first page of the Michael Brown autopsy report, via St. Louis Post-Dispatch

first page of the Michael Brown autopsy report, via St. Louis Post-Dispatch

On Tuesday night, as I was checking my Twitter feed just before sleep, the autopsy report on Darren Wilson’s shooting of Michael Brown was released. How strange, to see this boy’s death described in the vague and also explicit detail of a bureaucratic, quasi-medical discourse. Someone had sat down and written this. I wondered who.

Now that I look at it again I see it was written by Wendell Payne, Medicological Investigator. Oddly, it does not seem to be dated, even though the first words of the prose narrative are “At 1330 hours.”

My immediate response was to screenshot each page, because, as Kanye once said, “They gonna take this off the internet real quick.”

The document contains a lot of information that we already knew, that Michael Brown lay in the street for hours while the crowds gathered, the panic rising—but here they are conveyed in the clear, firm language of the government:

There I was met by numerous officers of the St. Louis County Police Department and they directed my attention to the deceased who was located in the middle of the roadway with his head pointed west and his feet east….The deceased was lying in the prone position.

The deceased was cool to the touch. Rigor mortis was slightly felt in his extremities.

In the freshman composition class I teach we are researching “homely” genres, those genres people write in every day without even thinking about it as writing: e-mails, text messages, facebook posts, but also professional genres like case files, medical reports, and broadcast scripts, not to mention application forms and essays, tax forms, letters to contest parking tickets, and so forth.

What homely genres have you written in lately?

The term “homely” comes from Carolyn Miller’s seminal 1984 article “Genre as Social Action,” in which Miller consolidates previous rhetorical and discursive study of genre and lays the foundation for a given genre to be analyzed, beyond its language, format, or situation, “on the action it is used to accomplish.”

To consider as potential genres such homely discourse as the letter of recommendation, the user manual, the progress report, the ransom note, the lecture, and the white paper, as well as the euology the apologia, the inaugural, the public proceeding, and the sermon, is not to trivialize the study of genres; it is to take seriously the rhetoric in which we are immersed and the situations in which we find ourselves. (Miller)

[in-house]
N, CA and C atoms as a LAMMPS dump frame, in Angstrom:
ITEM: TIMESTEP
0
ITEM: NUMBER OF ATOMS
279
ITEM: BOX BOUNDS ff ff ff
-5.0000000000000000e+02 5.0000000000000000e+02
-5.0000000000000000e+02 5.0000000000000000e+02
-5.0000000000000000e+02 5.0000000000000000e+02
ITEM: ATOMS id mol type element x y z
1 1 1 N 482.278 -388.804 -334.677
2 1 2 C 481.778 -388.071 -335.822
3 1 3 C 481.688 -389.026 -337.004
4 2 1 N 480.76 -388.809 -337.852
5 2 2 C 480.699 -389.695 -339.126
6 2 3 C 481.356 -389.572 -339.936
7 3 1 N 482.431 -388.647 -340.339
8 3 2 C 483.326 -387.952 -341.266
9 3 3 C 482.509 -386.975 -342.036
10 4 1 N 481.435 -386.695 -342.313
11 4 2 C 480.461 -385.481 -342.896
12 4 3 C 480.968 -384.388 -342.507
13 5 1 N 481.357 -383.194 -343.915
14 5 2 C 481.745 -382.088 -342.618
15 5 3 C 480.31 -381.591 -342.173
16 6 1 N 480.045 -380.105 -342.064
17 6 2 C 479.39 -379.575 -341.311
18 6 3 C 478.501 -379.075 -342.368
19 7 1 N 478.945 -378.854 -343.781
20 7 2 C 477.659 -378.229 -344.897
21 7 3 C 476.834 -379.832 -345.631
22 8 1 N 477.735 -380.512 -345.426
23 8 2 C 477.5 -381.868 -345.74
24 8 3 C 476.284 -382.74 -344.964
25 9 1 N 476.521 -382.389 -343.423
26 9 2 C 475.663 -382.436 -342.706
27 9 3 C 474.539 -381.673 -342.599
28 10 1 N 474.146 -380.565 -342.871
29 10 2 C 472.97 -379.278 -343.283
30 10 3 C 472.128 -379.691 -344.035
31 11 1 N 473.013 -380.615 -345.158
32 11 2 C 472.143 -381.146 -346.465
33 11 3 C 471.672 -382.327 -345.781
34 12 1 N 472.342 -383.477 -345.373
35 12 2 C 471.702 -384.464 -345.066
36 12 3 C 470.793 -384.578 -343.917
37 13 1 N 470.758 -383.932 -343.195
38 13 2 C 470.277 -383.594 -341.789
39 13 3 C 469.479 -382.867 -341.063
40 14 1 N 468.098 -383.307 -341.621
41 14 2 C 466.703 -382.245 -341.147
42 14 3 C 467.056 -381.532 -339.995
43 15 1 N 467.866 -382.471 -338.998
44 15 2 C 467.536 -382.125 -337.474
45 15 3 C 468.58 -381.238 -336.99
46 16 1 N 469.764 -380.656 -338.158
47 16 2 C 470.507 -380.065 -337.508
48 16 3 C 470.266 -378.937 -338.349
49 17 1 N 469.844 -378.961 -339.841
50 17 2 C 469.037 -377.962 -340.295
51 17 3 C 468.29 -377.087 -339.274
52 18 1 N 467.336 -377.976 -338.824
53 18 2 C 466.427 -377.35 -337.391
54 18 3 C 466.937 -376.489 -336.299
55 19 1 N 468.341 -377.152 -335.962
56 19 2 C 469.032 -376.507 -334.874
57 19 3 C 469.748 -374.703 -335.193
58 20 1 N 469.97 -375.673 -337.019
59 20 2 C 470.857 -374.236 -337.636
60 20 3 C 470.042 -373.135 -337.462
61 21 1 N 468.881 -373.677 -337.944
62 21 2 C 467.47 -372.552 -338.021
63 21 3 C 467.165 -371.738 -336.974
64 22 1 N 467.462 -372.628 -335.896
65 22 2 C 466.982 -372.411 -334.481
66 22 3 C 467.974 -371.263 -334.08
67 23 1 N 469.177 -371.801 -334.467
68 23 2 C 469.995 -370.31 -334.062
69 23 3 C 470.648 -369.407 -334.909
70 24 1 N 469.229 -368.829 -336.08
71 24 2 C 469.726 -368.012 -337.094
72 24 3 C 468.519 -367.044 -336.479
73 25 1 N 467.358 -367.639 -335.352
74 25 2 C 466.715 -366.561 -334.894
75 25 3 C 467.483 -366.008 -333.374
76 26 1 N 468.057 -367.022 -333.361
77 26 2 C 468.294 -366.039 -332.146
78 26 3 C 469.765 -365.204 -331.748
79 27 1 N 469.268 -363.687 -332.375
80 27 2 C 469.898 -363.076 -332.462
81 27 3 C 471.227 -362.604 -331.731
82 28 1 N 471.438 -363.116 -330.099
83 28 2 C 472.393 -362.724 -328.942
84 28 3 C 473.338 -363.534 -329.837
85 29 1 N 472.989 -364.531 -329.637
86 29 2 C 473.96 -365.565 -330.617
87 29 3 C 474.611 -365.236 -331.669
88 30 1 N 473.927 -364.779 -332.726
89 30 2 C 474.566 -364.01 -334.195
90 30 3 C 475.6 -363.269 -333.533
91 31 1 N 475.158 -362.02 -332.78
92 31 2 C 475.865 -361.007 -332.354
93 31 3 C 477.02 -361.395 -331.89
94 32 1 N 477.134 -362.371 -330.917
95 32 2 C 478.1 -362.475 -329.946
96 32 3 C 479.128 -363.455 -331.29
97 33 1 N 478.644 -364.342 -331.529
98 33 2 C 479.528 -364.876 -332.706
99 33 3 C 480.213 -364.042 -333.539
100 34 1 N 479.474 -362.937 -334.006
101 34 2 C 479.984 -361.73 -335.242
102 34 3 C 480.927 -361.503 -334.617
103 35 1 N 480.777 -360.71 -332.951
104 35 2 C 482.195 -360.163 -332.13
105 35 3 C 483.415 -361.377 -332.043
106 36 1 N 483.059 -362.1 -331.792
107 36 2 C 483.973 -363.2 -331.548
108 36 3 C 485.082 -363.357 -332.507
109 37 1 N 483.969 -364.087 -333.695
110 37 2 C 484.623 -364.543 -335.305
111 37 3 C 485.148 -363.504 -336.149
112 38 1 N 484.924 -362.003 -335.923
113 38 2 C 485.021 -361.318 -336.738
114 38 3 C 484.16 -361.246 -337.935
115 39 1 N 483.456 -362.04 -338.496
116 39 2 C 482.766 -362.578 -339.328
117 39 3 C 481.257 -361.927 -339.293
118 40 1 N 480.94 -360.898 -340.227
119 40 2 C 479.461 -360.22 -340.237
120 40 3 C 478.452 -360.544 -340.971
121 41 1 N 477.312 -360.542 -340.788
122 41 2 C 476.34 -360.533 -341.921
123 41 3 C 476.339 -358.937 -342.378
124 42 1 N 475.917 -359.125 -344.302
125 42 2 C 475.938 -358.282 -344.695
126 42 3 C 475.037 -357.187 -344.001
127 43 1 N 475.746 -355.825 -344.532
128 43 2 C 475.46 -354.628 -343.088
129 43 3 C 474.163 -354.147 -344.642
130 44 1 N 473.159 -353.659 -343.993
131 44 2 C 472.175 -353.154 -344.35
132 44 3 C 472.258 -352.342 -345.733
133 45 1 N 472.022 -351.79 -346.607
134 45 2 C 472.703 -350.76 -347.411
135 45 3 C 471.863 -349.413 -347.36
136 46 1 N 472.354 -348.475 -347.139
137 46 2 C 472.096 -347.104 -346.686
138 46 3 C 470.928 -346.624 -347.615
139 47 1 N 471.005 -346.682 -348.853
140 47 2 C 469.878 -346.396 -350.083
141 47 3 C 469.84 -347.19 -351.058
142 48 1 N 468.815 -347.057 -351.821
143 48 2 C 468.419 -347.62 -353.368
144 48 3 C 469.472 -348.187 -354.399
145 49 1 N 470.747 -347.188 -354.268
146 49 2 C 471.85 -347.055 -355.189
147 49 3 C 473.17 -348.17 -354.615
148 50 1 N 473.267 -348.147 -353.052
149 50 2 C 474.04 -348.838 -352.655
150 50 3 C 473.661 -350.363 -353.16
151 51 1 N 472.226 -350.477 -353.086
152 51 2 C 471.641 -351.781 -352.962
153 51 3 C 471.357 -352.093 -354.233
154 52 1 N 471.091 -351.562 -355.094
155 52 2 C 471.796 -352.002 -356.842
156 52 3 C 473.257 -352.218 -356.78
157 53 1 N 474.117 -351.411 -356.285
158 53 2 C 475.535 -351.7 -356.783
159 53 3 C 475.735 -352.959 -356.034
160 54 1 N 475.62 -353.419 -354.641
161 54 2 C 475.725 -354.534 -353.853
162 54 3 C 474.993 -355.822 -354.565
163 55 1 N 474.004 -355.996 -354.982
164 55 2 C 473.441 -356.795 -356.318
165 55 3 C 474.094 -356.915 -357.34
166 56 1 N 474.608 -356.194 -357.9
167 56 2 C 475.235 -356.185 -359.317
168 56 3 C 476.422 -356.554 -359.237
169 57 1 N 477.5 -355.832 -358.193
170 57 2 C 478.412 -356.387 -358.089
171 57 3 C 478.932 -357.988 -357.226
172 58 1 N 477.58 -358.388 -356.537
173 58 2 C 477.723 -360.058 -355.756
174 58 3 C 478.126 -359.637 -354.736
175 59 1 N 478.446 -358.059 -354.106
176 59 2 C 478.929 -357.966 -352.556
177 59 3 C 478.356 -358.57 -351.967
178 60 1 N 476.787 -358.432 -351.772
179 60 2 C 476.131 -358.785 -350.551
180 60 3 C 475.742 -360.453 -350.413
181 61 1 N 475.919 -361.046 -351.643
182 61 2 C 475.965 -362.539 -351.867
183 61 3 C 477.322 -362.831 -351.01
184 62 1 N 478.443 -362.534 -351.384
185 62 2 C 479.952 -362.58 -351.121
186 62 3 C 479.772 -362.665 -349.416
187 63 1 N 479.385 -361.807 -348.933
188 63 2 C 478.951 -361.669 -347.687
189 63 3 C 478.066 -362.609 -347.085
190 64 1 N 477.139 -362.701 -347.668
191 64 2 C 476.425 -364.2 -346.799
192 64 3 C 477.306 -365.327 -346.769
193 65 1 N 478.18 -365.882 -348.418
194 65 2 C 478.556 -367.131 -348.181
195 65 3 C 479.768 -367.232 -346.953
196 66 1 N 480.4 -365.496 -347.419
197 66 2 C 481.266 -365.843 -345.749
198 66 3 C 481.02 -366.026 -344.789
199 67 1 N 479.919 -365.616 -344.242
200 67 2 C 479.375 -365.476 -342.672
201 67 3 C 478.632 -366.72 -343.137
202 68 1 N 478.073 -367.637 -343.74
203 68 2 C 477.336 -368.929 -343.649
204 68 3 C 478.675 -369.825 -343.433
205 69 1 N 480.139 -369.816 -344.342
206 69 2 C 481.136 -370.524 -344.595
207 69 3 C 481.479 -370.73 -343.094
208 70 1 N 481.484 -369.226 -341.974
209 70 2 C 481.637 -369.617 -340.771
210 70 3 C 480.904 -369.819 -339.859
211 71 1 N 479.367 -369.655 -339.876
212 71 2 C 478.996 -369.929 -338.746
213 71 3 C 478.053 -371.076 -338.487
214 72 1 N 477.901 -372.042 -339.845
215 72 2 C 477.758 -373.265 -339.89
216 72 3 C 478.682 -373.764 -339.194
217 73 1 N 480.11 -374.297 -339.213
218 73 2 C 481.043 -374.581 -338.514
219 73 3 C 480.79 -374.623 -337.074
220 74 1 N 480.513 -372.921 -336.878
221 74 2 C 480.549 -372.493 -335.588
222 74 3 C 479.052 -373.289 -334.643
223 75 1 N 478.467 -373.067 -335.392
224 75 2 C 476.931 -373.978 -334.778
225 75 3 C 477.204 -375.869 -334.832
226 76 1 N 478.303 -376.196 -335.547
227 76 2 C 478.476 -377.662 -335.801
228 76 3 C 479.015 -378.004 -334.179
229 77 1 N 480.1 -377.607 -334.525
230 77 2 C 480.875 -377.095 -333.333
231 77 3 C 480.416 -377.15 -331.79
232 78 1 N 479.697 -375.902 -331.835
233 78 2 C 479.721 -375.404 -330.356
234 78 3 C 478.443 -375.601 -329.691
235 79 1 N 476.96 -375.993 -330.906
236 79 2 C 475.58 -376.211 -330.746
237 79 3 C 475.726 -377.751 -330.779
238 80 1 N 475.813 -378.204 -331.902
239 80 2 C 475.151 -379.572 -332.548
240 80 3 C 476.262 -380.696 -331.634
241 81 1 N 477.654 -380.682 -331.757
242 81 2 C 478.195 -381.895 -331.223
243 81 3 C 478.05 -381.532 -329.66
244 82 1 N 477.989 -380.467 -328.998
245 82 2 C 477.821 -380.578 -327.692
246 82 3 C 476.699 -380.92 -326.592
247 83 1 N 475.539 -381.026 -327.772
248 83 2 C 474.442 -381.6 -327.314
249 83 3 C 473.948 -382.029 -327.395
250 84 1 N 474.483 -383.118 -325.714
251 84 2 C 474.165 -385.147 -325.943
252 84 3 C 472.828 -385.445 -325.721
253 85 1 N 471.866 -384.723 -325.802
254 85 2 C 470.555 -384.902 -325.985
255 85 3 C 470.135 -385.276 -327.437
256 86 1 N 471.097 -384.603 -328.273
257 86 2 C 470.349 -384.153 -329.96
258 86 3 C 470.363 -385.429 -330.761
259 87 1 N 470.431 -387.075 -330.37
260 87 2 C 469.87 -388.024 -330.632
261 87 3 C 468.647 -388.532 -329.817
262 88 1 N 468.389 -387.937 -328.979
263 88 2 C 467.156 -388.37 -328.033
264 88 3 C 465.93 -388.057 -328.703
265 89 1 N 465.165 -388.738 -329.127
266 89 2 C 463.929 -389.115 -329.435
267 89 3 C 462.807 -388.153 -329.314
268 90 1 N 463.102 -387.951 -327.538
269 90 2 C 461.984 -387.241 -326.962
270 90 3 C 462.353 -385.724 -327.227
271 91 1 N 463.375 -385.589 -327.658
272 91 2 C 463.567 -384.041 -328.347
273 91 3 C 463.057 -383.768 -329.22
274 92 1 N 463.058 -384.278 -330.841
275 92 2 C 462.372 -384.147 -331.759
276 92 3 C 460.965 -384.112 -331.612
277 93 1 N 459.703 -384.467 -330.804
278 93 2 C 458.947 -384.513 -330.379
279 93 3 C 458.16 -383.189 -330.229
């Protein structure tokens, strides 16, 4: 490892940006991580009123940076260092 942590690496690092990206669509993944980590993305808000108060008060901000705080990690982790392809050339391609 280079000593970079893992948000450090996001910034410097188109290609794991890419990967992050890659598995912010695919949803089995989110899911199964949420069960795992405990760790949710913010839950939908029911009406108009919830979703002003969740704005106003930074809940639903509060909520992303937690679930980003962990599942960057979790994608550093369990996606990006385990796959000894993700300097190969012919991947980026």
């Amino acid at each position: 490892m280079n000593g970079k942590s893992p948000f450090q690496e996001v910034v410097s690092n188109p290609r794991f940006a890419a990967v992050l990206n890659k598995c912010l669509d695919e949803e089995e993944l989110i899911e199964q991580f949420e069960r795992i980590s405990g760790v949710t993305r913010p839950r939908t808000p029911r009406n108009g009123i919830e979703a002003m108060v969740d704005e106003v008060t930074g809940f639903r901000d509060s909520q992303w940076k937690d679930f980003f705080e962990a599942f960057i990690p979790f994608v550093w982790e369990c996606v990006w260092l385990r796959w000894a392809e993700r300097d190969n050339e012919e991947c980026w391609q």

After the release of the autopsy report that night, the tweets came out fast and furious. Was the report fabricated? Lying? Was the medical examiner biased?

These questions matter, but they won’t be answered by this report. But this report is important: very, very important. Miller writes that “as a recurrent, significant action, a genre embodies an aspect of cultural rationality.”

That is: this autopsy report tells us about the logics and movements of our culture. It gives a text, an example of a genre–that is, the medical autopsy report produced by a police force–what is natively labeled “Narrative Report of Investigation”–an artifact about which we can ask, “Who wrote you, and for what audience? How were you circulated? Who typed you, printed you, held you, e-mailed you, handed you off? Who leaked you? And, in your original function, what were you supposed to accomplish?”

When I read the report last night, I gasped. I covered my mouth. I was horrified. But that is not the report’s intention, because I am not its audience. This genre wants everything to seem normal–or at least, accounted for. And it is, accounted for, for the most part. The report describes how Michael Brown was arrayed in the street according to the compass rose, it describes what he was wearing and what he objects were near him, like his flip-flops, and it describes his nine (9) gunshot wounds, and his “abrasions.”

detail from Michael Brown autopsy report, via the St. Louis Post-Dispatch

detail from Michael Brown autopsy report, via the St. Louis Post-Dispatch

Stamped below this description, in the bottom margin of the page, in red ink: NOT FOR SECONDARY RELEASE.

What is not known is how exactly Officer Wilson’s weapon discharged nine times into the dead man’s body, only that “during the struggle the Officers weapon was un-holstered. The weapon discharged during the struggle.” The report continues:

The deceased the ran down the roadway. Officer WILSON then began to chase the deceased. As he was giving chase to the deceased, the deceased turned around and ran towards Officer WILSON. Officer WILSON had his service weapon drawn, as the deceased began to run towards him, he discharged his service weapon several times.

As this is preliminary information it was not known in which order or how many time the officer fired his weapon during the confrontation.

Let’s pause with the language. Officer WILSON has a name, but Michael Brown does not. In this report, Michael Brown is a zombie, a “deceased” who can run away from a skirmish and then run back towards the officer who has already discharged his weapon at least once. He must be a zombie, this deceased, because what kind of person charges a police officer whose weapon is drawn and which weapon has already fired at least once, when they were tussling while the officer was still inside his squad car?